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Snow continuing into the evening

Here is the latest:
Published: Jan. 12, 2022 at 10:10 PM EST|Updated: Jan. 16, 2022 at 4:28 PM EST
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(WHSV) - The third snowstorm of the season is here and is making a big impact across the Southeast and Mid-Atlantic. From heavy rain, to snow and ice across several states. A FIRST ALERT WEATHER DAY remains for Sunday and Monday due to icy and messy roads.

SUNDAY AFTERNOON: Snow continues to pick up across the area. The heaviest of snow will begin to arrive by 4pm. Temperatures stay very cold but will begin to rise into the 20s. A dry, fluffy snow continues, roads continue to deteriorate.

SUNDAY EVENING/OVERNIGHT: A steady snow will continue as warmer air aloft creeps into the area. Very cold with temperatures rising through the 20s to around 30 degrees by midnight. The warm nose of air will look to change steady snow to sleet/freezing rain to areas especially east of I-81. Periods of sleet/freezing rain will be limited, still mainly snow coming down. Snow begins to ease by midnight with a few lingering flurries into the overnight. Wind continues to increase, gusting up to 35 mph in the Valley and 40-45 mph across West Virginia and the Alleghenies. Temperatures remaining around 30 degrees. Wind chills in the single digits to teens with roads a complete icy mess.

MONDAY: Roads very hazardous and icy for the morning. Temperatures will be steady in the upper 20s to low 30s as we’ll see a few peaks of sunshine, but mainly staying cloudy. Upslope snow showers will continue in the Alleghenies with blowing flurries elsewhere in West Virginia. Gusty winds throughout the day of up to 40 mph in the Valley, 45-50 mph in West Virginia and the Alleghenies. Melting will be very limited for the day.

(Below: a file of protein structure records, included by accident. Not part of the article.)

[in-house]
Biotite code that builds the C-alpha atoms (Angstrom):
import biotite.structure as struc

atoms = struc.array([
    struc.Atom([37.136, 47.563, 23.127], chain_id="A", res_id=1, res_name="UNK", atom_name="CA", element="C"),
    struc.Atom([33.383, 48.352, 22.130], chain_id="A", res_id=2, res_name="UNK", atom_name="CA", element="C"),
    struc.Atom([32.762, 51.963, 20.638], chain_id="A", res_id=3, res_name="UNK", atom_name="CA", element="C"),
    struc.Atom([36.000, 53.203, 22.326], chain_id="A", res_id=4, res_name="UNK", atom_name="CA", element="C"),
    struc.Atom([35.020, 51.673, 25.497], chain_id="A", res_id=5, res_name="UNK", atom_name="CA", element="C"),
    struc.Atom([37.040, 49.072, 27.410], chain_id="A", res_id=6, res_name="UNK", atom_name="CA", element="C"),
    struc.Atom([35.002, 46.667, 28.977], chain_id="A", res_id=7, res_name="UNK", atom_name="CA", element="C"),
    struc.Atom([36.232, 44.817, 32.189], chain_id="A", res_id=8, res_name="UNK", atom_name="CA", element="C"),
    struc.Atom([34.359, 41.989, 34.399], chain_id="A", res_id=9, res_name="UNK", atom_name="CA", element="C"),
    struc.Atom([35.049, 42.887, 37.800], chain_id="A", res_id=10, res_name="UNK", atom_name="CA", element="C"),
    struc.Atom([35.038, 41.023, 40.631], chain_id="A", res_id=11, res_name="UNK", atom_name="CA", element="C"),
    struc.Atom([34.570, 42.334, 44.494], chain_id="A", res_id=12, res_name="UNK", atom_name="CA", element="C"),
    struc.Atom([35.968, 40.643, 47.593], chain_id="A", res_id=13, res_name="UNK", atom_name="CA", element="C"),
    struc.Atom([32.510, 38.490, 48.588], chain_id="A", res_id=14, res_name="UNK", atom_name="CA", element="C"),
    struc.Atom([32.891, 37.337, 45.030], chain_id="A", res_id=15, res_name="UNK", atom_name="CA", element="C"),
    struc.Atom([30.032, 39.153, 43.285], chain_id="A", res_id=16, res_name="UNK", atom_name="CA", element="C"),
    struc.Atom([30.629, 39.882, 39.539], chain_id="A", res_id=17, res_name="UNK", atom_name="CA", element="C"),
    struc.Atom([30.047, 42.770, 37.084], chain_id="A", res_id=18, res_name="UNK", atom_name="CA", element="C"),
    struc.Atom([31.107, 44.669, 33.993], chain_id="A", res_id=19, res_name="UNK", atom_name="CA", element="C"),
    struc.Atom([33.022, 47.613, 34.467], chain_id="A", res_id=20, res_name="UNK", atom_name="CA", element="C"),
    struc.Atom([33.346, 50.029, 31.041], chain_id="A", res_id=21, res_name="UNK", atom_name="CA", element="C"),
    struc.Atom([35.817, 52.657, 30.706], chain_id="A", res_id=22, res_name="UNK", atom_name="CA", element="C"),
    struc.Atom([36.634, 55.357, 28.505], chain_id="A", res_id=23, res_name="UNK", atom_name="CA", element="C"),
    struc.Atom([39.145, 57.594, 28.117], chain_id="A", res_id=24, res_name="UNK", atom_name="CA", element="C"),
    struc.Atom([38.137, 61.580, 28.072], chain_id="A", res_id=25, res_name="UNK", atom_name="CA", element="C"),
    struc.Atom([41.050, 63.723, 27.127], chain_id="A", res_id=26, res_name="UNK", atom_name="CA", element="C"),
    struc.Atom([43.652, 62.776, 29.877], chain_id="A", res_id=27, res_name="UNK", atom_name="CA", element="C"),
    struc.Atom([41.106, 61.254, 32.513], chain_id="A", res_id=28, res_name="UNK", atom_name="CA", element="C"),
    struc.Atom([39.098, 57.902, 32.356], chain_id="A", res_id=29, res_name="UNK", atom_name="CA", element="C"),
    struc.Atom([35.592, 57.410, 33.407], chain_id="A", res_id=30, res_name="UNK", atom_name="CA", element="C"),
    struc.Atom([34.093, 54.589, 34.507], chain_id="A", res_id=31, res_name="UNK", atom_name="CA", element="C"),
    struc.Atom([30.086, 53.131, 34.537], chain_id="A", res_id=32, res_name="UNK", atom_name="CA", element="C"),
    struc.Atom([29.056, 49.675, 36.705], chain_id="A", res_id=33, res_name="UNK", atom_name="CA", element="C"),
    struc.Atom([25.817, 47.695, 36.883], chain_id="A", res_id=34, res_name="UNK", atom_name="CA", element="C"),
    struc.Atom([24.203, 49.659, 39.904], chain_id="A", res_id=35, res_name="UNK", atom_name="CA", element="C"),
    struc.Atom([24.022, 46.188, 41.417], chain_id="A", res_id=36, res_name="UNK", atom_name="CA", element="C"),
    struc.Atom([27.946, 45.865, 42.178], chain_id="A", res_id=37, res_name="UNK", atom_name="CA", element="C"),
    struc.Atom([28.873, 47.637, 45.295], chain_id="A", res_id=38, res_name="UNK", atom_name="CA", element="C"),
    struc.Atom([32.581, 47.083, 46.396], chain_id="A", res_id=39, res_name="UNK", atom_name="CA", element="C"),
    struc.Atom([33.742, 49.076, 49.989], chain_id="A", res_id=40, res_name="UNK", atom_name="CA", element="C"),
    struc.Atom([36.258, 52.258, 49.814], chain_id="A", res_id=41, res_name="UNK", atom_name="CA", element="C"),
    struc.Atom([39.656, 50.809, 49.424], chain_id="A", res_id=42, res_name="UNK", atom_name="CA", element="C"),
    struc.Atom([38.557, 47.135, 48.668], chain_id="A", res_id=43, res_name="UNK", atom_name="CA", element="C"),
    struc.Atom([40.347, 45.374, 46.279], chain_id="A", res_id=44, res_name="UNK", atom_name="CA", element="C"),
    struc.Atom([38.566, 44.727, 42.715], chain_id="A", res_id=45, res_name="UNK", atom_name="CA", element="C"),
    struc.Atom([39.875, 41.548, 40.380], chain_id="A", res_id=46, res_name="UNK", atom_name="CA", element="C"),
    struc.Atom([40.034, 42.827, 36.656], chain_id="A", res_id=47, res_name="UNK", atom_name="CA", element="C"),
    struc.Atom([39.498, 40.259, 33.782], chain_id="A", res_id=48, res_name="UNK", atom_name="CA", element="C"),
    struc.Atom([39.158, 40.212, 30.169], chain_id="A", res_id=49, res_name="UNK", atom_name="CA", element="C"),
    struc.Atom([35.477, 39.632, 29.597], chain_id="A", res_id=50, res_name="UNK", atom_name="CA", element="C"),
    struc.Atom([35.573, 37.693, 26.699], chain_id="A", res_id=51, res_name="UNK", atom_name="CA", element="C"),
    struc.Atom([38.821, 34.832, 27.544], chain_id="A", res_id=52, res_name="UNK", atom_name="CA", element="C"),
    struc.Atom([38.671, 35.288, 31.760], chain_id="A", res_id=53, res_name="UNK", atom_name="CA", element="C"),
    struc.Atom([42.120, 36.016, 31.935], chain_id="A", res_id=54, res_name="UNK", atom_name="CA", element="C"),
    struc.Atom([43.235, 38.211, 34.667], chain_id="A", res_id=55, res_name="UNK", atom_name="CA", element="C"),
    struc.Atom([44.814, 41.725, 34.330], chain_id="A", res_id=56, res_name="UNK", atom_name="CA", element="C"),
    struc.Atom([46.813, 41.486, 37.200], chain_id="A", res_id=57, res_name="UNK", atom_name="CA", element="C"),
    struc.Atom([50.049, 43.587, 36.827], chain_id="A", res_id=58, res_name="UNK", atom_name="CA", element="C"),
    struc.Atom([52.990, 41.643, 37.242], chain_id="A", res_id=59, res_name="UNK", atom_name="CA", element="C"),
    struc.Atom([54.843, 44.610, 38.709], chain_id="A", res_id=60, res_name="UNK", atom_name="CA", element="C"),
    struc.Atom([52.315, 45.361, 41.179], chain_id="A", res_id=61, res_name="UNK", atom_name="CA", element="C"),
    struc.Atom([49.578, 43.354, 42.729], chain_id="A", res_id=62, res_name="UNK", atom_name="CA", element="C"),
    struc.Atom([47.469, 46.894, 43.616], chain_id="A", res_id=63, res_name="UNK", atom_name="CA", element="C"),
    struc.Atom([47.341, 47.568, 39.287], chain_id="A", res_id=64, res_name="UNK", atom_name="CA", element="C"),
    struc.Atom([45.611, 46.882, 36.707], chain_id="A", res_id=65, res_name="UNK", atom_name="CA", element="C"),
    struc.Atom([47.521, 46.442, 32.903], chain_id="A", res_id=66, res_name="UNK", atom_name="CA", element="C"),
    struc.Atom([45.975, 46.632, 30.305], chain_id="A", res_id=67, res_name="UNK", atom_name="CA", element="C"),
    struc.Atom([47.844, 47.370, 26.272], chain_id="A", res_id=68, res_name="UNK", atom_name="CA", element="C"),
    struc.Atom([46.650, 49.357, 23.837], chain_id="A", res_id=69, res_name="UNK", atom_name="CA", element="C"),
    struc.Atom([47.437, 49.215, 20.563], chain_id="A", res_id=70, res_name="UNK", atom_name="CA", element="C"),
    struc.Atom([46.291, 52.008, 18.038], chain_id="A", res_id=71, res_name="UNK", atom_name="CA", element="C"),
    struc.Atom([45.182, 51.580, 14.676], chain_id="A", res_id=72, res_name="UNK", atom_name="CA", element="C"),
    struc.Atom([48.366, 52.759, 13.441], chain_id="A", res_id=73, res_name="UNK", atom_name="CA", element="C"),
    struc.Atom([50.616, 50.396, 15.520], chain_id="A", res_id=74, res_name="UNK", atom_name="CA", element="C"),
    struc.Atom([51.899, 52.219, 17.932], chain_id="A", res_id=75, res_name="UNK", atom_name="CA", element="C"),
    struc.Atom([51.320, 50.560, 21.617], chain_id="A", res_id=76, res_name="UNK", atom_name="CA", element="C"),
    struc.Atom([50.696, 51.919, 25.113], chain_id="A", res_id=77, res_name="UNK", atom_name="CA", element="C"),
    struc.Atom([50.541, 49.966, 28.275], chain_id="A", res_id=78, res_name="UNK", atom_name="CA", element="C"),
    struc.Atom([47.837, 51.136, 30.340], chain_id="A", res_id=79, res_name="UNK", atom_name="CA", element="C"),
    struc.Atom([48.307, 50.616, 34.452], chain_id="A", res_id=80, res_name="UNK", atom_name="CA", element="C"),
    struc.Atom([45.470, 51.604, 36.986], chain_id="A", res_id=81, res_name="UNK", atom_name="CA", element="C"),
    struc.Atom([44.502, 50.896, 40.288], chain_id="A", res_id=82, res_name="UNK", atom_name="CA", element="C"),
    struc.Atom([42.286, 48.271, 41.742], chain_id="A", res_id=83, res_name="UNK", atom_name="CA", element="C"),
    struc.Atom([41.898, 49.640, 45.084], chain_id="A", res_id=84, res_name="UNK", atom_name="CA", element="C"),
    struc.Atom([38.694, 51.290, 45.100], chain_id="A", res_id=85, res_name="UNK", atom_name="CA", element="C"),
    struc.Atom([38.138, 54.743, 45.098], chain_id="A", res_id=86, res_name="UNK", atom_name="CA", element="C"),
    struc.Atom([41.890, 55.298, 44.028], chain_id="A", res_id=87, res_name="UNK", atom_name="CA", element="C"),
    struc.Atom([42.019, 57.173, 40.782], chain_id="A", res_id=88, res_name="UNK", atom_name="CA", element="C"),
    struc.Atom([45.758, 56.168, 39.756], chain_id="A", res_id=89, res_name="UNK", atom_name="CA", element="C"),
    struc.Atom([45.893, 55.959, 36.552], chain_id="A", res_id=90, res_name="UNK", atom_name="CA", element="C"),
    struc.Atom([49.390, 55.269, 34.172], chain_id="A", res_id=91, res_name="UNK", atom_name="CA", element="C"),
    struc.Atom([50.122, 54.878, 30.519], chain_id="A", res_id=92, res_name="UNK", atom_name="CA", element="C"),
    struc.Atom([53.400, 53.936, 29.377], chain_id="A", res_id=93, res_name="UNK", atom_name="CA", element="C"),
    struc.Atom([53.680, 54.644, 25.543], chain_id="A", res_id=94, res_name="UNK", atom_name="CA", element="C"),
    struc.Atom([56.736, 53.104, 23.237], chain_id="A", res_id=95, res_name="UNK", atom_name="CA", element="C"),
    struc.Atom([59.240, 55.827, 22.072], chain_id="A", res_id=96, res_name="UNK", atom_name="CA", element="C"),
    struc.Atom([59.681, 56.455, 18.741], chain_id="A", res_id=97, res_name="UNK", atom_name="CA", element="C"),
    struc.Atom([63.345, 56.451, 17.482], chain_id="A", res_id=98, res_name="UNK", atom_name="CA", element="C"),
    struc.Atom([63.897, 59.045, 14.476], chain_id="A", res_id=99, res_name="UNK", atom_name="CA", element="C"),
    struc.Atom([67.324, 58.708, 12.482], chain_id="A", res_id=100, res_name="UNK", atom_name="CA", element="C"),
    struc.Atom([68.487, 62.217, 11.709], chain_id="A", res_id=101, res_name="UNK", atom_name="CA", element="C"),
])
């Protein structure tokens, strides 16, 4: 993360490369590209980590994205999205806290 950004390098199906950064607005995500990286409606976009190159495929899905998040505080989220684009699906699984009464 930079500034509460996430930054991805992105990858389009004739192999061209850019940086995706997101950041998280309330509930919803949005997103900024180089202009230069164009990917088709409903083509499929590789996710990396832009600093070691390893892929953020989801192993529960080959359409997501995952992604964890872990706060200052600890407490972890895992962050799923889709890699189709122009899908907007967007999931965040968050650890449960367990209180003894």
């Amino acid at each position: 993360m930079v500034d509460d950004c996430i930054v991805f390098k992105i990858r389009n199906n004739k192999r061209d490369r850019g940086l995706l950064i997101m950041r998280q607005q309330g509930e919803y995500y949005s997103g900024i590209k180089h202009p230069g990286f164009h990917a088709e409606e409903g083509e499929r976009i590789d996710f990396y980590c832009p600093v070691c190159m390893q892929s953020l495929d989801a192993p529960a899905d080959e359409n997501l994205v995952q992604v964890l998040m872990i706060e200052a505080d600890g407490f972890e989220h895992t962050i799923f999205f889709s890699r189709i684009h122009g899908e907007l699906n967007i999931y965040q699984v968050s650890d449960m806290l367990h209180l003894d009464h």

The good thing about this storm is precipitation type is still not much of an issue. This is going to be all snow with some sleet/icing at the end of the system briefly as far west as I-81. This will continue to be a very cold event. The colder the temperature, the drier the snow. So this storm will be a dry, fluffy snow. Not a wet and heavy snow. This also limits power outages and can be much easier to shovel.

Wind: Winds will be increasing into the evening and overnight, sustained at 10-25 mph. Gusts of up to 35-40 mph for the Valley especially overnight, more towards 40-45 mph across West Virginia and the Alleghenies.

Roads: Crews have been able to pre-treat roads. The issue comes when temperatures are in the low to mid 20s and any amount of snow. It could be a dusting of snow but that falling with a temperature in the low 20s will quickly turn to ice. Temperatures Sunday evening will be in the mid to upper 20s, so roads will turn icy fast after sunset once the snow starts. Travel is strongly discouraged during the storm Sunday evening and Sunday night. Roads will be icy and slick Monday morning even after the snow stops. Crews will be out treating and clearing roads.

HOW MUCH SNOW

What will lead to lower snowfall totals: It’s not that an eastern track will be the sole reason of less snow. A track more along the coast would lead to the heaviest band of moisture setting up east of the Blue Ridge, but would also give us the greater potential for dry air to work in about midway through the storm. This will still lead to snow, but a shorter duration and lower snowfall totals. This is our expected scenario.

Not many changes here. Plenty of snow for our area.
Not many changes here. Plenty of snow for our area.(WHSV)

We are still expecting 4-8″ of snow across the areas north of Augusta County. 5-10″ of snow across Augusta County, Staunton and Waynesboro with possible higher totals for the Blue Ridge. 3-6″ of snow east of the Blue Ridge as more sleet/ice will filter in. A dry slot will move in Sunday evening and limit moisture in the mid to upper levels of the atmosphere. Basically shutting down the snow.

For the Alleghenies, snowfall of 8-12″ expected with Sunday’s storm but upslope snow will continue through Monday. Total from Sunday and Monday likely 12-18″ for the Alleghenies.

WHAT TO KNOW

When we’re looking at the temperatures in the low 20s, it’s not going to take as much moisture to lead to several inches of snow. Let’s say we are looking at 1/2″ of moisture. At a temperature of 18°/19° degrees, that can equate to 10″ of snow.

If we take that same 1/2″ liquid and temperatures are at 25°, that would equate to about 7″ of snow.

So amount of moisture, track, how much dry air and temperatures will be the big factors as to how much snow. The limiting factor with this storm is too much dry air working in.

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